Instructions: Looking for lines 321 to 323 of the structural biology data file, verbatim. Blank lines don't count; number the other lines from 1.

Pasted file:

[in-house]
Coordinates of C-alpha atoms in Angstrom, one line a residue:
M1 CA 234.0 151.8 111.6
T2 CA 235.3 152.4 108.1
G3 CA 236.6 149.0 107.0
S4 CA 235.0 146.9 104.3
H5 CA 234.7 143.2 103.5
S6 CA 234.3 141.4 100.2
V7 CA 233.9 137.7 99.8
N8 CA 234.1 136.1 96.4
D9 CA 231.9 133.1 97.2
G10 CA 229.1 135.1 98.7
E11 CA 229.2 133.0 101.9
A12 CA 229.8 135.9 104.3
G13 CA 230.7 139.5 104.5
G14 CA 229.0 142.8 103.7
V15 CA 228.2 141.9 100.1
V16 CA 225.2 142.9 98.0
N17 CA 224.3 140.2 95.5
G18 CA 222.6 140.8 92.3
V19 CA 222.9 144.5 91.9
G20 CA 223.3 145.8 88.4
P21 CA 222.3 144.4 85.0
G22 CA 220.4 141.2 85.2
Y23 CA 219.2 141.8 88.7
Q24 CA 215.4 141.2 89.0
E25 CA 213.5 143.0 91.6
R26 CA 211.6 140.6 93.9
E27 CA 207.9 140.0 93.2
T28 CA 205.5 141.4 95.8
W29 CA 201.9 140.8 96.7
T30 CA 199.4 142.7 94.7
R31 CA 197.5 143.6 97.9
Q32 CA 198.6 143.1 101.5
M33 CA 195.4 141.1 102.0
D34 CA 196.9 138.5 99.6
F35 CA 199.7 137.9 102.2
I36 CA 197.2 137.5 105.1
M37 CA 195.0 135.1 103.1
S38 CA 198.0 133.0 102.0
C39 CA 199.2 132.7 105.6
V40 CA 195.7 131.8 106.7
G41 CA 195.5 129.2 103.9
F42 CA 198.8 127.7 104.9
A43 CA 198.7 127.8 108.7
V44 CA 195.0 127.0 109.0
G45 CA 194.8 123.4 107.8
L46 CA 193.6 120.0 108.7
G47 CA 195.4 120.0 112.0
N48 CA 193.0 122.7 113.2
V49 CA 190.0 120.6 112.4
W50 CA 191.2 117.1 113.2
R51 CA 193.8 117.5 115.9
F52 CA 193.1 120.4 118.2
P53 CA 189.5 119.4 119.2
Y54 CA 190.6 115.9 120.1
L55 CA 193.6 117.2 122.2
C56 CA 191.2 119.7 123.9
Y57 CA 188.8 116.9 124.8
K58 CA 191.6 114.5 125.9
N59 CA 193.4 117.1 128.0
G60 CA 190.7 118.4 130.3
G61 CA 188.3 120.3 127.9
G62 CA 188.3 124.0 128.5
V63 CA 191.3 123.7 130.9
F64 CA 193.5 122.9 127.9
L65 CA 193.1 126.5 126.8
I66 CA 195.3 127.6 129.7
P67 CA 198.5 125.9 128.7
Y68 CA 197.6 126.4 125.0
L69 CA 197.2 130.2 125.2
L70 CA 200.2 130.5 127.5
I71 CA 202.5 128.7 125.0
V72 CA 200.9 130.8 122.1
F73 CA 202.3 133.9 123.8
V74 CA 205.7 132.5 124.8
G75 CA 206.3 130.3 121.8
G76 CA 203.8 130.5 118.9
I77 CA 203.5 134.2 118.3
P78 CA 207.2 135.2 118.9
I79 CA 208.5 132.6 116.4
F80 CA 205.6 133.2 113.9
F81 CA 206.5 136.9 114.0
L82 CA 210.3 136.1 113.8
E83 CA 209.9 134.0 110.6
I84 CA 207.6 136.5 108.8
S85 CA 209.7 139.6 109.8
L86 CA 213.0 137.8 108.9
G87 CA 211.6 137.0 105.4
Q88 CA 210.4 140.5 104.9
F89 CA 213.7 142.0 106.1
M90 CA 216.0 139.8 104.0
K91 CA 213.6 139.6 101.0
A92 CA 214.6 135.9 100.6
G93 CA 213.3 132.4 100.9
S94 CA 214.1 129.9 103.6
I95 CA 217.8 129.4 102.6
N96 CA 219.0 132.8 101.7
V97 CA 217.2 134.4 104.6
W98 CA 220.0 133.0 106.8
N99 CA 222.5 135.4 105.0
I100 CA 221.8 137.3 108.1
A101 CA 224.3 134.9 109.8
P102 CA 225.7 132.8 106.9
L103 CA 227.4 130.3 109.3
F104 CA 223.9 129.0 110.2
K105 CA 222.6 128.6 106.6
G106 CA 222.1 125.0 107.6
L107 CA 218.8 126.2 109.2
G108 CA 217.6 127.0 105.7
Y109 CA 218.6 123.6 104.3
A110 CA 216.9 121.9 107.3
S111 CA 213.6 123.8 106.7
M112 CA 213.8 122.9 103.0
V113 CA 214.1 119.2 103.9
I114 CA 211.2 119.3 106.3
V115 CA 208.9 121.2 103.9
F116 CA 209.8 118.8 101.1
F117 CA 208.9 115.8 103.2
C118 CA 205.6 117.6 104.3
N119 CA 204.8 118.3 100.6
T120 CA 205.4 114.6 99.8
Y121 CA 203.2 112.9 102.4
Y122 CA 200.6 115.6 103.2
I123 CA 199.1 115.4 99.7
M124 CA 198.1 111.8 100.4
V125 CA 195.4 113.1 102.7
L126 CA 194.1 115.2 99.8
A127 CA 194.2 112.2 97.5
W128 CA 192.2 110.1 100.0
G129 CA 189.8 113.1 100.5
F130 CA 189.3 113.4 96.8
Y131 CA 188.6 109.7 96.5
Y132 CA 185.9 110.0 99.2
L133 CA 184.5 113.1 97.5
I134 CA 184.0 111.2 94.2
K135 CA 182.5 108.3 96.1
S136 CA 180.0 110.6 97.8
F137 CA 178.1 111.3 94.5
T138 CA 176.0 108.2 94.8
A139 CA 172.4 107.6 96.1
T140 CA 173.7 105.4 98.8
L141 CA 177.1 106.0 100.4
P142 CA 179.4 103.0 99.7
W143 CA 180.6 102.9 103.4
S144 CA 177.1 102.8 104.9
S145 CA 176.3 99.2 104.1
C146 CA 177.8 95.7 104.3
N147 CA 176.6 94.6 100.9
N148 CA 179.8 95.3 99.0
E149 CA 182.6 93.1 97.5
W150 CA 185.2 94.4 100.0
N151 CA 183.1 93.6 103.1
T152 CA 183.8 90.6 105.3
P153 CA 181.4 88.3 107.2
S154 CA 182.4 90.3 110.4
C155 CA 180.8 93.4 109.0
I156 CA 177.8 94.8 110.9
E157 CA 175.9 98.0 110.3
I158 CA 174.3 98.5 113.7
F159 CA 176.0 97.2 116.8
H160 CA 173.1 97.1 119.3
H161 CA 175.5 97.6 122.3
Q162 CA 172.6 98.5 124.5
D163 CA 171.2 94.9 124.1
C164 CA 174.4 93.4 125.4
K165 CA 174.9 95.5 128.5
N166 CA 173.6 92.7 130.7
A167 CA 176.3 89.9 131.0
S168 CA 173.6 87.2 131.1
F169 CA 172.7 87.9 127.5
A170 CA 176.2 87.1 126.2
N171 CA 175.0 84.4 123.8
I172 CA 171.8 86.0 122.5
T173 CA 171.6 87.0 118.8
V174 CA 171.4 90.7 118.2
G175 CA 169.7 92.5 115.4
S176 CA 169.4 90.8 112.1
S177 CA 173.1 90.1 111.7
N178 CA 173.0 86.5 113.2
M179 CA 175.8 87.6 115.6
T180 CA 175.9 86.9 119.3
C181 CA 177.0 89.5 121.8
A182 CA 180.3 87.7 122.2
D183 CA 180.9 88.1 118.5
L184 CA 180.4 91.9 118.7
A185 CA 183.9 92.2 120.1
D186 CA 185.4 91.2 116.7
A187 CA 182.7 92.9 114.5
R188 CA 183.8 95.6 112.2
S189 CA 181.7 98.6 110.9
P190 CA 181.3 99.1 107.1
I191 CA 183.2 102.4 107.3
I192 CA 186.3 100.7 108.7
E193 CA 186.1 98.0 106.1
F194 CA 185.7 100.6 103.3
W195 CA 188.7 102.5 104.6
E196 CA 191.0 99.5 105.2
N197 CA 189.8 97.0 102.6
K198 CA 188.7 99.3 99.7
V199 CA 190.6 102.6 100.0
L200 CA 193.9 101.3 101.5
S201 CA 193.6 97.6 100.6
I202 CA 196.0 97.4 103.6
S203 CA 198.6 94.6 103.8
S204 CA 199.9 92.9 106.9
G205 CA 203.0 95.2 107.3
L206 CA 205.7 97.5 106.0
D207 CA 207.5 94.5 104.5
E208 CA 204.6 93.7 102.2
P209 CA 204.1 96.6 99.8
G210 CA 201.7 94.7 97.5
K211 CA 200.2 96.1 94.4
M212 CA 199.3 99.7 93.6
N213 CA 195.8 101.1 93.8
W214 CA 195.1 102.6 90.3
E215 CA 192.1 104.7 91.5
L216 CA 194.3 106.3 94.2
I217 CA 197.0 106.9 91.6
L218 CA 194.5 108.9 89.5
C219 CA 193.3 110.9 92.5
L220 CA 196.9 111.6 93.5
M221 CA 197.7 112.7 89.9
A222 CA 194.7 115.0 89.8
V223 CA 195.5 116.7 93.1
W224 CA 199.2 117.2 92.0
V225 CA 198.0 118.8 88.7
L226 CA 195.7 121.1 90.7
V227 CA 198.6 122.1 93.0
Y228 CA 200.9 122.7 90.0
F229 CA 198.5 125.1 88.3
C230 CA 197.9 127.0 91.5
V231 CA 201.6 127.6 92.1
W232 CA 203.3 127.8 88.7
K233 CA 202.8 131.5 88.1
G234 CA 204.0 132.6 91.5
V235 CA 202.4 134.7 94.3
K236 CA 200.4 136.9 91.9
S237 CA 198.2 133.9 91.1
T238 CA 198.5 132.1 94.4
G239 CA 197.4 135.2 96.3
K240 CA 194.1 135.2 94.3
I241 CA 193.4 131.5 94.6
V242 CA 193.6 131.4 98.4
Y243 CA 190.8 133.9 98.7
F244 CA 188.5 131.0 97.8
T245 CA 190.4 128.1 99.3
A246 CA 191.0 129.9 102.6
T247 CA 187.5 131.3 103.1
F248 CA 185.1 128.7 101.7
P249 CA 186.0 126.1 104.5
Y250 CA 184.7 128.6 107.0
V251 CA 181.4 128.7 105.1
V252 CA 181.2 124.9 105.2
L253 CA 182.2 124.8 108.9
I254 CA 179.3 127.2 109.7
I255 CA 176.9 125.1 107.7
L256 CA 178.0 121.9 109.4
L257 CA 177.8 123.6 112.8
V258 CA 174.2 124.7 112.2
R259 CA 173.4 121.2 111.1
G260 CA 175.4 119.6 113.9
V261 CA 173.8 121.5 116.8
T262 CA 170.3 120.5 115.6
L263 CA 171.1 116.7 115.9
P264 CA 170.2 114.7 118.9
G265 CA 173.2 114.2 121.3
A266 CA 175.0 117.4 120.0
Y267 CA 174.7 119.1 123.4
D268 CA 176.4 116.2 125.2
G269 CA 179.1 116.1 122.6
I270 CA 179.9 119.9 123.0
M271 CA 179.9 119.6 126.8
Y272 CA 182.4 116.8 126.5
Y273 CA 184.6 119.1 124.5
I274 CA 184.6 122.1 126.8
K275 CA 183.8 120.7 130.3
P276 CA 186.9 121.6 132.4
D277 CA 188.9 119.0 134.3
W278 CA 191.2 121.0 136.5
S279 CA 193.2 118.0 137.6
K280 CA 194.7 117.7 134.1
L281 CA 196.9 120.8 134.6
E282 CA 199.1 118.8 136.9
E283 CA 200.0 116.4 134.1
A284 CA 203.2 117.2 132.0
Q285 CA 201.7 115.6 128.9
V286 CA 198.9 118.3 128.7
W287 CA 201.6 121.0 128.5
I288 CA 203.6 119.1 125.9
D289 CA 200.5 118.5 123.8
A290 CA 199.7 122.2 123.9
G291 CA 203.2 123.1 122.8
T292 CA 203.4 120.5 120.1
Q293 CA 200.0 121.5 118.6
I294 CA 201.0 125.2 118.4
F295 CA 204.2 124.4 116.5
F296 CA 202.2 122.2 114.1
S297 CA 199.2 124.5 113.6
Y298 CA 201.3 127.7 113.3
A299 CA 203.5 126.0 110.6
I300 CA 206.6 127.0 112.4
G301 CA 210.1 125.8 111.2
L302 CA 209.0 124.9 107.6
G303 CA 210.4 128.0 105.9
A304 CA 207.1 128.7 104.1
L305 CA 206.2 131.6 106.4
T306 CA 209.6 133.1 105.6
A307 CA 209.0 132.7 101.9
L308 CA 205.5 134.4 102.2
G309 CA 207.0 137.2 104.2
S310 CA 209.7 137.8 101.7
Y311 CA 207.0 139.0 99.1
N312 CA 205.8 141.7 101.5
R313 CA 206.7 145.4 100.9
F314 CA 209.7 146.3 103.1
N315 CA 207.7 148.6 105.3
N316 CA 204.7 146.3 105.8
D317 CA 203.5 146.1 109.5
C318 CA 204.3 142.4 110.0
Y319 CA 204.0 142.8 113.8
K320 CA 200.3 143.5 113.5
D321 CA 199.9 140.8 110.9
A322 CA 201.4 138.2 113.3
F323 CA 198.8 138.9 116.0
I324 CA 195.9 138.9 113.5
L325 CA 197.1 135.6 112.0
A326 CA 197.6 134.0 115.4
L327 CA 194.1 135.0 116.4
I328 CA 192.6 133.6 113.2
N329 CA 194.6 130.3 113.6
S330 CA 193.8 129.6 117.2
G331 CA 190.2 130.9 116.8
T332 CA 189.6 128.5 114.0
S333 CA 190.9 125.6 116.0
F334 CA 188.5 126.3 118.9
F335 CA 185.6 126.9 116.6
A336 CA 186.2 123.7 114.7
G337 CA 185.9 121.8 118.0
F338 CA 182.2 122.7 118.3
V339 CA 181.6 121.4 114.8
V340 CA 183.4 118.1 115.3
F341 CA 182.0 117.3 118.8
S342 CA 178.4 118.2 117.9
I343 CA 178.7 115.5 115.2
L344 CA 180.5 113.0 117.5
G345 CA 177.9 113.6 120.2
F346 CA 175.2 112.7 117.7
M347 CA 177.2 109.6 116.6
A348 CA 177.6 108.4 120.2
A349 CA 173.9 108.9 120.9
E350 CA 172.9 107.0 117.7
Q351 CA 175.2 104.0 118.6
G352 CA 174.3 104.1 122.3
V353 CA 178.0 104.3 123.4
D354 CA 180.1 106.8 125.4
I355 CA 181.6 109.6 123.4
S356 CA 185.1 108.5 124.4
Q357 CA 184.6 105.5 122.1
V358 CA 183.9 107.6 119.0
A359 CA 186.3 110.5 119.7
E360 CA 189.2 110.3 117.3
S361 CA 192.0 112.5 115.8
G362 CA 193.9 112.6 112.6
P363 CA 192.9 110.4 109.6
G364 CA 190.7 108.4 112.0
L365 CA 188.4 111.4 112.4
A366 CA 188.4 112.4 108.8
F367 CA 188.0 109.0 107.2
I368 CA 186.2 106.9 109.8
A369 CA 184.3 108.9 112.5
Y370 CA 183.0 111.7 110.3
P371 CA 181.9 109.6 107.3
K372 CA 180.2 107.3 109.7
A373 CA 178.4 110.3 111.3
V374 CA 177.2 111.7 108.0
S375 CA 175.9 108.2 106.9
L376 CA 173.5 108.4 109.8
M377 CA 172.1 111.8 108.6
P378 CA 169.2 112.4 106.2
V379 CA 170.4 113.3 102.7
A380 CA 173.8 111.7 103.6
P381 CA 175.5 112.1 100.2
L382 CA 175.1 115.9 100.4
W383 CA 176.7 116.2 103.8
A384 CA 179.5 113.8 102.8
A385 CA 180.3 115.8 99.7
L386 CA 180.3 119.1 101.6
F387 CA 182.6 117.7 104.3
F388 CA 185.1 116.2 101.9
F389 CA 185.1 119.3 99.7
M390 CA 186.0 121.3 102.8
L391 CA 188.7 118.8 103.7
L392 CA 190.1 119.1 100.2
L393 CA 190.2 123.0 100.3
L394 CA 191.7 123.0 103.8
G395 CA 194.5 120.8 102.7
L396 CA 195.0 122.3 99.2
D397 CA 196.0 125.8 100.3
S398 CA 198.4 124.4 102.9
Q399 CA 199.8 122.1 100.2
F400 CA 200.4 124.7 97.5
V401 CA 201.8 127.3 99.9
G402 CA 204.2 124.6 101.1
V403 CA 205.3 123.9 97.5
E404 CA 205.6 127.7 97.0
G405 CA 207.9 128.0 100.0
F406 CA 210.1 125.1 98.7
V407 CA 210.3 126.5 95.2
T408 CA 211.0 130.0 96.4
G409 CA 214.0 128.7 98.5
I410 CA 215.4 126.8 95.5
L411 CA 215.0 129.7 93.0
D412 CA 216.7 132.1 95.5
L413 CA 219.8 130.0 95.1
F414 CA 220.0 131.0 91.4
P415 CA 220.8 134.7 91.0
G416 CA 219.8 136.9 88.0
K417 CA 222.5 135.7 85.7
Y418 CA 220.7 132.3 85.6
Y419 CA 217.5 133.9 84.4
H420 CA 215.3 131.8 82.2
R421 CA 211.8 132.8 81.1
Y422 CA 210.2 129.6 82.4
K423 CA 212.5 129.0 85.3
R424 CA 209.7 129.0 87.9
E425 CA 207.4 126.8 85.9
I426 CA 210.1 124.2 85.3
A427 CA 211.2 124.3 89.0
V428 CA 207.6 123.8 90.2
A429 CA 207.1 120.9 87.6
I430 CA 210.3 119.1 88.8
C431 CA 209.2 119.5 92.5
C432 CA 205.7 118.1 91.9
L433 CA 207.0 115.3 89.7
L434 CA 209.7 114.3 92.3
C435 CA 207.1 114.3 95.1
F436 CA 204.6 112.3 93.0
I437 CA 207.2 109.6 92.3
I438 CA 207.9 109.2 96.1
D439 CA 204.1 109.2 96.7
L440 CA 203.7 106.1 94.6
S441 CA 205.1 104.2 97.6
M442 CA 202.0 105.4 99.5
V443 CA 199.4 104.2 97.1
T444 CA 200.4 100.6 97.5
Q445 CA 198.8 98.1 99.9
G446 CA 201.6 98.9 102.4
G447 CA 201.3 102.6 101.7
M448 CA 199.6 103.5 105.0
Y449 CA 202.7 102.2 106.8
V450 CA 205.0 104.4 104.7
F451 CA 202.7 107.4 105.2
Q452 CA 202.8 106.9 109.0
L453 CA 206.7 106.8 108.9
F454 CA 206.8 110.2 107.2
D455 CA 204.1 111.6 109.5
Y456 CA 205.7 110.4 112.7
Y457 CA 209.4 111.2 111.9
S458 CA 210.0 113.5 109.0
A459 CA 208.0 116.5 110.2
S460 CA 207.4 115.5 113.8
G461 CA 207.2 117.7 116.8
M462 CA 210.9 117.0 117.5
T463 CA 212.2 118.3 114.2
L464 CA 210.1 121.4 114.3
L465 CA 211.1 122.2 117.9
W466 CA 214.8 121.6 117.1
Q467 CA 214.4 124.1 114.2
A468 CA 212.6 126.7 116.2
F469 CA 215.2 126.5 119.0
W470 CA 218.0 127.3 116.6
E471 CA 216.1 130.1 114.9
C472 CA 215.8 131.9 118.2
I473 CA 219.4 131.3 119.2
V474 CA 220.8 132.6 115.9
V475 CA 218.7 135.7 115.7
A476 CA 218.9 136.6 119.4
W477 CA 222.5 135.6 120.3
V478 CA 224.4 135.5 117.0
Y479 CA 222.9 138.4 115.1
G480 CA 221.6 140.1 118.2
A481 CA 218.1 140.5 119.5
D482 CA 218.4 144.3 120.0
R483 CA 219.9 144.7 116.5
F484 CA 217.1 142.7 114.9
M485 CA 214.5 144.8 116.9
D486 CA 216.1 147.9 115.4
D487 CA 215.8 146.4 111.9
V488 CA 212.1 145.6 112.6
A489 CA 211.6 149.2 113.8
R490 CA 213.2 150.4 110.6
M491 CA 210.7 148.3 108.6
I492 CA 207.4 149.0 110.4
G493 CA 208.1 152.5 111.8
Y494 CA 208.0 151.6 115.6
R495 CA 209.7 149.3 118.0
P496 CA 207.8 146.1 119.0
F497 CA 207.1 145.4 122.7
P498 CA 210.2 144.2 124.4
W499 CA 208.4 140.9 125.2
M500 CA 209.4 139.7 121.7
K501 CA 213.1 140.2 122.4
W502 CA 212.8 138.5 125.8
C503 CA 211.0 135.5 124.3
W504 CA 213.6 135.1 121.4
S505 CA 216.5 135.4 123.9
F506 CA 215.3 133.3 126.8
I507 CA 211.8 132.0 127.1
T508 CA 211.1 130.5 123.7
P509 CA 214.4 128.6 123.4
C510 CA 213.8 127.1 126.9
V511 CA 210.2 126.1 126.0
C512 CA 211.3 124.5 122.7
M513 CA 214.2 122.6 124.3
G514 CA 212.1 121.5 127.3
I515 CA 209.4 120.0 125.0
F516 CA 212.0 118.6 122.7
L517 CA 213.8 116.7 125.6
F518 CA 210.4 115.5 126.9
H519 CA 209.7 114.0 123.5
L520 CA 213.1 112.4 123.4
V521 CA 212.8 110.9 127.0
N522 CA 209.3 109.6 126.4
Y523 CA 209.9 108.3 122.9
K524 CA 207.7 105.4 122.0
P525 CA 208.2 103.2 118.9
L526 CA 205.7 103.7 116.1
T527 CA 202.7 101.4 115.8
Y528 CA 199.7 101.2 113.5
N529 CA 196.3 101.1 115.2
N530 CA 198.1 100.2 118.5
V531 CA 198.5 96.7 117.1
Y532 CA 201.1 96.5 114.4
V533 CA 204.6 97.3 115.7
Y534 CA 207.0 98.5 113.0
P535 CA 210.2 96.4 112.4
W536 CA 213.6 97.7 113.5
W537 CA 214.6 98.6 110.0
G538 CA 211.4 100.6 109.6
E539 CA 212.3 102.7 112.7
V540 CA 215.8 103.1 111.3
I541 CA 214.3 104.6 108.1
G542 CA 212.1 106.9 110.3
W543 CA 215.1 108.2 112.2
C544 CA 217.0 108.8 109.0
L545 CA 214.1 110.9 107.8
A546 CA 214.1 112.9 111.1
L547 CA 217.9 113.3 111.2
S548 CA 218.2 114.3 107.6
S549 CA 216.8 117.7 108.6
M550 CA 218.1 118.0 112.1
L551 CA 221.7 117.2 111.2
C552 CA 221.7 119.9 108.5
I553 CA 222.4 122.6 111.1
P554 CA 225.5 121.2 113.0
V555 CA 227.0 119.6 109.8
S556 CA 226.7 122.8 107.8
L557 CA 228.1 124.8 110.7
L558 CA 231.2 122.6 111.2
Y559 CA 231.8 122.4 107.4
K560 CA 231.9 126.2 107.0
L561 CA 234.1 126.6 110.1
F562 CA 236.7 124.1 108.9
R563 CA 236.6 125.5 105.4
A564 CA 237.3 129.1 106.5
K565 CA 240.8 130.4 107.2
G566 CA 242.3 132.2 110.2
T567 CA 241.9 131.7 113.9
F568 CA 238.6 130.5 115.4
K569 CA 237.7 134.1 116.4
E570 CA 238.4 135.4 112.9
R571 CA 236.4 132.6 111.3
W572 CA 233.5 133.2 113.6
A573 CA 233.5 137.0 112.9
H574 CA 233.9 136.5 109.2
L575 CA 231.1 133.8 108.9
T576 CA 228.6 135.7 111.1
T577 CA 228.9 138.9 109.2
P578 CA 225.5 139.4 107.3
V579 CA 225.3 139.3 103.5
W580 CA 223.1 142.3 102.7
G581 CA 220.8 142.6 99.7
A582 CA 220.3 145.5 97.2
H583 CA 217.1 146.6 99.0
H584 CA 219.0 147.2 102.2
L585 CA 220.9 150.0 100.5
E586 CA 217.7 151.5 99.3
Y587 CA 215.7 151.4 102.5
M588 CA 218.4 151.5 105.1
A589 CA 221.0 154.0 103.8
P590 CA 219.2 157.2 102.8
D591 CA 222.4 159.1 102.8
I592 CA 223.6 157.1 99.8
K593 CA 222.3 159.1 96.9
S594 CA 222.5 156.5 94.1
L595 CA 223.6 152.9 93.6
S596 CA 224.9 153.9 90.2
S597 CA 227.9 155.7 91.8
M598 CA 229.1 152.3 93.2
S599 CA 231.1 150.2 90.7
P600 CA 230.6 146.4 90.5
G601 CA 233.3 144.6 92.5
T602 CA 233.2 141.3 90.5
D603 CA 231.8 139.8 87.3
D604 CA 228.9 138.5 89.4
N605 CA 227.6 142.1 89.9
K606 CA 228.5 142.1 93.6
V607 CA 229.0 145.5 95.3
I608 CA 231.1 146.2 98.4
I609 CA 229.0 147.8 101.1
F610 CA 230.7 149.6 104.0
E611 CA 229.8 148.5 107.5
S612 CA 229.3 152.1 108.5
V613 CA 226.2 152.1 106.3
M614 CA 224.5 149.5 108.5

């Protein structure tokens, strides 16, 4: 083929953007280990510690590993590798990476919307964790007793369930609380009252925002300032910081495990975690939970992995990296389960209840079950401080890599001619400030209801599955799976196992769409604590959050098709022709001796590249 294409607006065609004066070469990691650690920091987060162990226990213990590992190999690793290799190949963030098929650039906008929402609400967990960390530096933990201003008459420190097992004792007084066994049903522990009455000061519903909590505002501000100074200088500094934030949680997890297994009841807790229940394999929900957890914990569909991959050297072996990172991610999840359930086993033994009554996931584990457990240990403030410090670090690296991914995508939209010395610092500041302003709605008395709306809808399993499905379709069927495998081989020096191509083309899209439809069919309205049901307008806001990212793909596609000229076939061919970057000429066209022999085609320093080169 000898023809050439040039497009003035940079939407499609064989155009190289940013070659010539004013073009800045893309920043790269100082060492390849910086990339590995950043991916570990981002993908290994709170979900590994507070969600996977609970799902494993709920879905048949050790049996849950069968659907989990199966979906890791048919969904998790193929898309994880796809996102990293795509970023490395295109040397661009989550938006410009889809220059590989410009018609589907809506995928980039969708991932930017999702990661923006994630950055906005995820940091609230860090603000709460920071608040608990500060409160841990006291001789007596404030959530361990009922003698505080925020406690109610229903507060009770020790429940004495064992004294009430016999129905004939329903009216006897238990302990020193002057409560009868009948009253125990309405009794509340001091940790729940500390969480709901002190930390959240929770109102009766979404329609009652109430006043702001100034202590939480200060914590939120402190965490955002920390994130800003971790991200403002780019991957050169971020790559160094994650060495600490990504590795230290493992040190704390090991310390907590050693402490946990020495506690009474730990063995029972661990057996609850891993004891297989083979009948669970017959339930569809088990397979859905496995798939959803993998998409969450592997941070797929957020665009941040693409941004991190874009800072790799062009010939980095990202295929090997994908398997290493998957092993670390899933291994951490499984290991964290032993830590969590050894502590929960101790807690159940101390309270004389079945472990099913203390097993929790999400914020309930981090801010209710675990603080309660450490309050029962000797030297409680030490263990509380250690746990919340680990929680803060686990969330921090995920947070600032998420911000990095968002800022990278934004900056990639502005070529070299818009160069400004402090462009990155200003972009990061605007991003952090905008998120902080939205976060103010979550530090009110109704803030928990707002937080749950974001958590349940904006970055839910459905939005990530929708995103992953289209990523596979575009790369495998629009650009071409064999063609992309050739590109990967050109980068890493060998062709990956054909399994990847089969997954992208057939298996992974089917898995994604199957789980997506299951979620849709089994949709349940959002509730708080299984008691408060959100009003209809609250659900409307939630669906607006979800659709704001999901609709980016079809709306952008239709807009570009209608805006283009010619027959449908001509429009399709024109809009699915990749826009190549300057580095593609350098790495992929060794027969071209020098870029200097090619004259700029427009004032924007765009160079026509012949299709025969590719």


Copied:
Y319 CA 204.0 142.8 113.8
K320 CA 200.3 143.5 113.5
D321 CA 199.9 140.8 110.9